The lamps were placed on the right and left of, to the front of, and little higher than the minature studio. I placed one lamp (the one on the left) slightly closer so that the shadows would fall more in a certain direction. If I had diffused the light a little and bounced it around more, the shadows would be less obvious. I'm sure a little trial-and-error would fix this.

I placed the object to be photographed (in this case, a Christmas ornament) on the paper. The camera was set on a tripod. Depending on exactly how bright the lights are, you might not need a tripod. I probably didn't need one, but I used a tripod anyway.

The key here is white balance. You'll have to manually set this and take care to make sure it is correct. I found the tungsten setting worked for the particular light I had. Use an ISO of 200 or less.

The entire object doesn't need to be in focus, but the important part of it does need to be in sharp focus. Make sure you have an appropriate depth-of-field. In my case, I wanted the very top and very bottom to be a bit fuzzy to force the viewer's attention to the middle.

Baby's First Christmas - Tehachapi, California
In the future I'll play around with color paper and placement of light. I imagine that there are a lot of possibilities for a set up like this.

Best of all, though, is that it was free. 

Photo Of The Day - Friday, December 30, 2011

Contrails At Sunset - Hesperia, California
Taken on 12/24/2011 at 4:54 pm.
Shutter 1/80, f4.6, ISO 160, Nikon S8100, 300mm equivalent.


Thursday, December 29, 2011

Photo Of The Day - Thursday, December 29, 2011

Reflected Winter Tree - Hesperia, California
Taken on 12/24/2011 at 2:17 pm.
Shutter 1/585, f4.6, ISO 160, Nikon S8100, 135mm equivalent.


Thought Of The Day: Take A Risk

Be careful. Take care of yourself.

But take a risk!

Get out of your comfort zone. Bend the rules a little.

Take a chance. Maybe it won't work. Maybe it will work out better than you could ever have hoped for.

If you don't take a chance, you don't have a chance. If you never try, you will never succeed.

Don't be afraid. You will fail, that is a part of life. It's what you do after you fail that is important. That is when you grow.

If you never try, you will never fail. If you never fail you will never grow.

This applies to photography as much as (if not more than) anything else.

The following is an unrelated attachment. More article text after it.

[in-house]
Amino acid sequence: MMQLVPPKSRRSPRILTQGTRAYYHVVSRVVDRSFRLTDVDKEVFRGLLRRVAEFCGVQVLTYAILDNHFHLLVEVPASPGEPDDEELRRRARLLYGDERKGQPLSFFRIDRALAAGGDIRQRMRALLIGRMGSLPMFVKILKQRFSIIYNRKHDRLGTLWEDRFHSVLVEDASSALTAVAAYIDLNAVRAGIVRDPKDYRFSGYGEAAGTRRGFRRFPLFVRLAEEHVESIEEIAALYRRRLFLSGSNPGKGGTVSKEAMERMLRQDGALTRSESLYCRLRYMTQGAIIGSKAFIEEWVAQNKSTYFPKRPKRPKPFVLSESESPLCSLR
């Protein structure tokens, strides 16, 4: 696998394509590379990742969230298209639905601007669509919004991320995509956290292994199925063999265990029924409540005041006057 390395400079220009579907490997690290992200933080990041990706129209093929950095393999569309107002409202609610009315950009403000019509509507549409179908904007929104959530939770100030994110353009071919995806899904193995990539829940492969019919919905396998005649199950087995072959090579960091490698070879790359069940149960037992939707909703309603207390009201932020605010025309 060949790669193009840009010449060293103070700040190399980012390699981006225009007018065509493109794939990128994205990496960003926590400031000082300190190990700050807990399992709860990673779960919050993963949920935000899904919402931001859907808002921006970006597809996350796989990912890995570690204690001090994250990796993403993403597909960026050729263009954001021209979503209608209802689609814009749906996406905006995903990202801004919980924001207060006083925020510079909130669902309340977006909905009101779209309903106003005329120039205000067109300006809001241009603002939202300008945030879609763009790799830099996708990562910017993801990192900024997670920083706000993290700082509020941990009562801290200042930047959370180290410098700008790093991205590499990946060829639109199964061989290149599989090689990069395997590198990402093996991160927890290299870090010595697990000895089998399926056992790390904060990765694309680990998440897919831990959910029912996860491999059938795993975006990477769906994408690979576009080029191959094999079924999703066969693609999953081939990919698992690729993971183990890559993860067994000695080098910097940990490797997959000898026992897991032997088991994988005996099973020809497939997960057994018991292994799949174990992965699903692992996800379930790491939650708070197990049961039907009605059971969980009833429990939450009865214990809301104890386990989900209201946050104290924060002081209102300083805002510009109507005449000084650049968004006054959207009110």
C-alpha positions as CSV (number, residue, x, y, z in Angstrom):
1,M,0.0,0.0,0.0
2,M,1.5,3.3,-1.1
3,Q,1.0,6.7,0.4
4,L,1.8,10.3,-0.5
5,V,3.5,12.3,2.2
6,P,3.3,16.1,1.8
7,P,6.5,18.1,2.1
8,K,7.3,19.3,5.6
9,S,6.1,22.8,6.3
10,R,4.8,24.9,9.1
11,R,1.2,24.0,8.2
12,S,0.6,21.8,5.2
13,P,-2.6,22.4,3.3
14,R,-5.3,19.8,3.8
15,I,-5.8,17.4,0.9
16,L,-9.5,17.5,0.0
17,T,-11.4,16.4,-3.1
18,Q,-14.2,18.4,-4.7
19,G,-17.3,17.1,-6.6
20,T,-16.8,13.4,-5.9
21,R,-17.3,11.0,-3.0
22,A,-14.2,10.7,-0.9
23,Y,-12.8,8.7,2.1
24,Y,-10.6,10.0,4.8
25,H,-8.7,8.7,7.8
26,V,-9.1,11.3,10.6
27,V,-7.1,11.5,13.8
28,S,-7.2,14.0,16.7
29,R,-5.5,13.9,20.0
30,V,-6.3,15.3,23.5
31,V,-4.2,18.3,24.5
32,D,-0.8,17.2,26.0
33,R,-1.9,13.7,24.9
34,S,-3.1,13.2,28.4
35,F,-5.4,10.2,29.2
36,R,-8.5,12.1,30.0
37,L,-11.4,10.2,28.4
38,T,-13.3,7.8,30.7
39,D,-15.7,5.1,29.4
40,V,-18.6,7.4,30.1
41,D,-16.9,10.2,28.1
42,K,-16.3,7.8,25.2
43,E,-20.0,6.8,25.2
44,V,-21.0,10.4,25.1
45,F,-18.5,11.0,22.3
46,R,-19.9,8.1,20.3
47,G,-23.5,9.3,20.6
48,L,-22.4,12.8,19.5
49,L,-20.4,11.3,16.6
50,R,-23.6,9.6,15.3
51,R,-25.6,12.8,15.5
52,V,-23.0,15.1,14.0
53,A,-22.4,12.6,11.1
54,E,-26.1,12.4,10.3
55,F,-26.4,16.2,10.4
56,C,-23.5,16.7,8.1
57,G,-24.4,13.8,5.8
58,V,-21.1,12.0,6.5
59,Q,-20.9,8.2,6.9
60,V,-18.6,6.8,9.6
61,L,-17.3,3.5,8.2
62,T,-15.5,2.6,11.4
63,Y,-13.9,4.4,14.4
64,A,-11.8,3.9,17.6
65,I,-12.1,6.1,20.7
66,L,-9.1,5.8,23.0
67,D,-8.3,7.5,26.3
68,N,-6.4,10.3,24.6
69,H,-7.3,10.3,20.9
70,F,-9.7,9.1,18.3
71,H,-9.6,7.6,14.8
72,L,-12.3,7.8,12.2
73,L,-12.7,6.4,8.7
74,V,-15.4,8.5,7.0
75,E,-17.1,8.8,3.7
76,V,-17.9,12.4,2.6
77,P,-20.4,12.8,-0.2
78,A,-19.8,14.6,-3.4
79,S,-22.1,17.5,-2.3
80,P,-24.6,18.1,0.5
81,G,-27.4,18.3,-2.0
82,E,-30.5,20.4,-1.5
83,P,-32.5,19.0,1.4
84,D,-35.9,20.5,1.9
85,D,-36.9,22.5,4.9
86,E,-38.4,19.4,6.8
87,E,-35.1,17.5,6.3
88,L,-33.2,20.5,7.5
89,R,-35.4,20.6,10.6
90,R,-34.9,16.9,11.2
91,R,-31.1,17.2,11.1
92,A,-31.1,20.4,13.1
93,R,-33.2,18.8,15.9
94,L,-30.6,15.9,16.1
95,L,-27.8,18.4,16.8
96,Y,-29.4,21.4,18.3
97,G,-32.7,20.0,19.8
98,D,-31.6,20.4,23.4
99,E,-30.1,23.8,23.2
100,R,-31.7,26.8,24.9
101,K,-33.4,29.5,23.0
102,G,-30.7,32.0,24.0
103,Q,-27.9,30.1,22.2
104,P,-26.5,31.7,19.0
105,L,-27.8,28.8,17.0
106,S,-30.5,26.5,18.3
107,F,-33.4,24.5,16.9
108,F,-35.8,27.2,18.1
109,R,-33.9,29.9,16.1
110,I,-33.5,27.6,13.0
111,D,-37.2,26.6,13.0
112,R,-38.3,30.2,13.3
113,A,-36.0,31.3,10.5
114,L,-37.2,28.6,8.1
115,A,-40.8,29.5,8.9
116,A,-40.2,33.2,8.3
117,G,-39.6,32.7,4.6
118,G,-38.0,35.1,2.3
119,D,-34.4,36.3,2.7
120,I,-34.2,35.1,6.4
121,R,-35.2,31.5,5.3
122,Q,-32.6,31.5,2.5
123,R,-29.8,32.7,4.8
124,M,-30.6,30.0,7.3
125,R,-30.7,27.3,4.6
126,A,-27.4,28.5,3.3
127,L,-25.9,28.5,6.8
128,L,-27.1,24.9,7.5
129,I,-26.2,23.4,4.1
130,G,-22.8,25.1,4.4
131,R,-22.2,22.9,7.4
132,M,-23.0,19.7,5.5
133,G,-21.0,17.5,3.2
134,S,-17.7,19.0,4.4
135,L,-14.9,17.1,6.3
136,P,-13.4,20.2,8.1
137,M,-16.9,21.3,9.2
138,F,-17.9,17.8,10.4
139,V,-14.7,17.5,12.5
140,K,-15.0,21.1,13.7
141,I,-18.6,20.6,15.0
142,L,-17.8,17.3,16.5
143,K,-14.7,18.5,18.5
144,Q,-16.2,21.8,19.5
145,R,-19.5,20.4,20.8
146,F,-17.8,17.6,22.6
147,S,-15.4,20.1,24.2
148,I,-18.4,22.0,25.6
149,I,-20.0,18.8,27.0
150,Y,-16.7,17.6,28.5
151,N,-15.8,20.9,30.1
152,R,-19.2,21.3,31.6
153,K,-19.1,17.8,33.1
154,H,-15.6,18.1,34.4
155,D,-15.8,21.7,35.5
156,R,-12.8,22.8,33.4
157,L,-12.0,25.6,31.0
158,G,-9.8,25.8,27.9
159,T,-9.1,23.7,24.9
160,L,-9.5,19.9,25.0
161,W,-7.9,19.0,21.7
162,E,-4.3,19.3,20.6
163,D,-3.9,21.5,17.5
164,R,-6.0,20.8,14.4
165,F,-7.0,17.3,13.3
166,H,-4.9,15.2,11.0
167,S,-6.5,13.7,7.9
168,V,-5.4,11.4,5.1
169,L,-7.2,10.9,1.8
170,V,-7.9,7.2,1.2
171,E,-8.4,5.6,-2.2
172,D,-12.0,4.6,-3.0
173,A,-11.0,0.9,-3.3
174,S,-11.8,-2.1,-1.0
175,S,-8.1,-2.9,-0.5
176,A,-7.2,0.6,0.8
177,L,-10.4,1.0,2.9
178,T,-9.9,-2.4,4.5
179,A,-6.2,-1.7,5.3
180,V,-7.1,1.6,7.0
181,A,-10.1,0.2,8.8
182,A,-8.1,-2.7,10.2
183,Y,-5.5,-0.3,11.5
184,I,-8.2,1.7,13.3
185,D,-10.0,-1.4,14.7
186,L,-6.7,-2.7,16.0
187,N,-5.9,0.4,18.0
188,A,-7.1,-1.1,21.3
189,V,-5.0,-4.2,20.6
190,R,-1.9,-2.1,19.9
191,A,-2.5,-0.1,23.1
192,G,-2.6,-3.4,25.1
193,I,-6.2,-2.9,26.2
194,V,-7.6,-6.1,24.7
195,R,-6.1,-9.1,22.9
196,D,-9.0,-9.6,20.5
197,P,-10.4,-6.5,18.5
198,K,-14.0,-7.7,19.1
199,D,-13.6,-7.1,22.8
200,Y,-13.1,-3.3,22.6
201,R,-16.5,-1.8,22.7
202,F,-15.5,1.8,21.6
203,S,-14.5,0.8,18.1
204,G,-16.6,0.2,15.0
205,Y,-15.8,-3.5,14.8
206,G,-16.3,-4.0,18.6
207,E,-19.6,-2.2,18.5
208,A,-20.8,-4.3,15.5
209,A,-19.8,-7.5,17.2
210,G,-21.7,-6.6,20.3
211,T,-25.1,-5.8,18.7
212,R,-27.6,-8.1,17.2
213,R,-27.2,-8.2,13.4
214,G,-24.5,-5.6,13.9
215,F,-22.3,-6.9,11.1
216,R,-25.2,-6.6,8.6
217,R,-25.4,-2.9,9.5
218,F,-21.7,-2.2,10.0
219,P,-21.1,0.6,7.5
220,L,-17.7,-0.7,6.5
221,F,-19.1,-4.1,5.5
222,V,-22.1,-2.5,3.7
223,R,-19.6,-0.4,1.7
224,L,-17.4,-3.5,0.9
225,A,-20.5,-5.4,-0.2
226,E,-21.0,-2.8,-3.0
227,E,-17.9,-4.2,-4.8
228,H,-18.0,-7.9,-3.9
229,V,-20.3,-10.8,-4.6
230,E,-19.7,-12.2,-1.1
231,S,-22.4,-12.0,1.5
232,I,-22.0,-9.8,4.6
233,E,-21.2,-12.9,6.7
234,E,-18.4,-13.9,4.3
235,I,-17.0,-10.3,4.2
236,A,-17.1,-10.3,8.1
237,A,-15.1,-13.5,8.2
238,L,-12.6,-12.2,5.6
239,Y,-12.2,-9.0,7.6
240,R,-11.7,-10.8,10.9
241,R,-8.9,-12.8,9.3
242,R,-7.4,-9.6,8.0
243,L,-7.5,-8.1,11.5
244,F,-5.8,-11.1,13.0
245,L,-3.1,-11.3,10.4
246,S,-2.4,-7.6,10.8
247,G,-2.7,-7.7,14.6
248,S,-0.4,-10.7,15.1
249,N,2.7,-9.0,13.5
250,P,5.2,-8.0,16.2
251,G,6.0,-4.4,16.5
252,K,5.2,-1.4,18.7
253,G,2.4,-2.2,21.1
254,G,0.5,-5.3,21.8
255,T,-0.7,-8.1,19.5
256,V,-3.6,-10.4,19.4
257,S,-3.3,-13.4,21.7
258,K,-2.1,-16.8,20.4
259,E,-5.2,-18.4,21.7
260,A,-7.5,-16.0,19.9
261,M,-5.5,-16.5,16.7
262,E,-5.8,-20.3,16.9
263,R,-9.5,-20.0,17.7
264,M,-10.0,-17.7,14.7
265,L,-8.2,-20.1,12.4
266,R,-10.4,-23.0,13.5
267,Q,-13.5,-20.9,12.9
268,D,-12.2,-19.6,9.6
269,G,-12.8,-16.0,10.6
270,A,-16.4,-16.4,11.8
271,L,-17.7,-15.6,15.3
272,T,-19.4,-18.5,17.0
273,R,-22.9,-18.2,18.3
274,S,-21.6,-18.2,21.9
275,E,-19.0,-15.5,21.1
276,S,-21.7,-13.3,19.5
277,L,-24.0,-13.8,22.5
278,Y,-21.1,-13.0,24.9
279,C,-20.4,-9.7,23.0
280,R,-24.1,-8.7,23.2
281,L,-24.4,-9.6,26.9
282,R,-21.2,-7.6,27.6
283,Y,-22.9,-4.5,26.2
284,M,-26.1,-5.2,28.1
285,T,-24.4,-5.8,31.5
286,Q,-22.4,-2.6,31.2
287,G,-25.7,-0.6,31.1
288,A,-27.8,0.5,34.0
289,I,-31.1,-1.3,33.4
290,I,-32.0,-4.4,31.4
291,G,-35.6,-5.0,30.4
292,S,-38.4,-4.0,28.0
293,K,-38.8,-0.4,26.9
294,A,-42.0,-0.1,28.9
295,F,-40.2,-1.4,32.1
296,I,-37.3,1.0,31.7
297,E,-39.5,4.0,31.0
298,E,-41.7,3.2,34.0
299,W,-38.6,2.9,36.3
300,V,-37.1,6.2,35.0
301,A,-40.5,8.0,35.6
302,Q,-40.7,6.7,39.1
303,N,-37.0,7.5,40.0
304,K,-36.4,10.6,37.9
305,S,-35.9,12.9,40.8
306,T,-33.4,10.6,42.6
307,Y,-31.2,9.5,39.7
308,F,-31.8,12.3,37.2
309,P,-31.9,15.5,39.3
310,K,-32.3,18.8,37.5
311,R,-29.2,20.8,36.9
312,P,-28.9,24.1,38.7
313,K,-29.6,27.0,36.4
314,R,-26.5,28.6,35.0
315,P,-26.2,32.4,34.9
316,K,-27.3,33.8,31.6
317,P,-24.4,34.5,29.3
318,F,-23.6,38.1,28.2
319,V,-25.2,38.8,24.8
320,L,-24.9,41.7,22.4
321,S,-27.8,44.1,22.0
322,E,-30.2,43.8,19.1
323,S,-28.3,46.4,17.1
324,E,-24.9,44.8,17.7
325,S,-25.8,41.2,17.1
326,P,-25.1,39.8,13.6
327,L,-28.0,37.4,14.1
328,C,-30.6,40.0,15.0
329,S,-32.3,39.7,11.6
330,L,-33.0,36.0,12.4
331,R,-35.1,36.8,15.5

Wednesday, December 28, 2011

Thought Of The Day: More Kindle Fire Thoughts

In yesterday's Thought Of The Day, I spoke highly of the Kindle Fire but said that the Apple iPad is the clear choice from a photography standpoint. The iPad has a built-in digital camera while the Fire does not.

I was asked if the Fire offers any benefit for a photographer--photographically speaking, of course.

The answer to that question is yes. You can download books and magazines onto your tablet computer.

There are a number of good photography books available in a digital format that Amazon has made quite simple for you to purchase. The best part is that you can carry these books with you where ever you go. You can quickly reference them out in the field if need be. And there is no added bulk or weight aside from the tablet itself.

Four different photography magazines are available for you to purchase (at least that I could find). Most printed photography magazines cost between $4.99 and $9.99 per issue. And very few are worth that price. Sometimes you will find an issue worth its weight in gold, but most of the time there are only small nuggets of useful information found within the magazine's pages. Perhaps two dollar's worth.

The good news is that most digital magazine subscriptions available through Amazon cost $1.99 per issue. These downloaded copies are available to you for as long as you want to set aside disk space for them. Like digital books, these can be quickly referenced any time you want.

One benefit of viewing photography magazines through a tablet instead of printed is that the photographs themselves look even more amazing.

The Fire does offer internet access through WiFi. If you are in a hotspot, that's great! You can find so much helpful information by using Google that surely will benefit the photographer. If you are not in a hotspot, bummer.

Photo Of The Day - Wednesday, December 28, 2011

Blue Bird House - Hesperia, California
Taken on 12/24/2011 at 2:50 pm.
Shutter 1/100, f4.6, ISO 160, Nikon S8100, 120mm equivalent.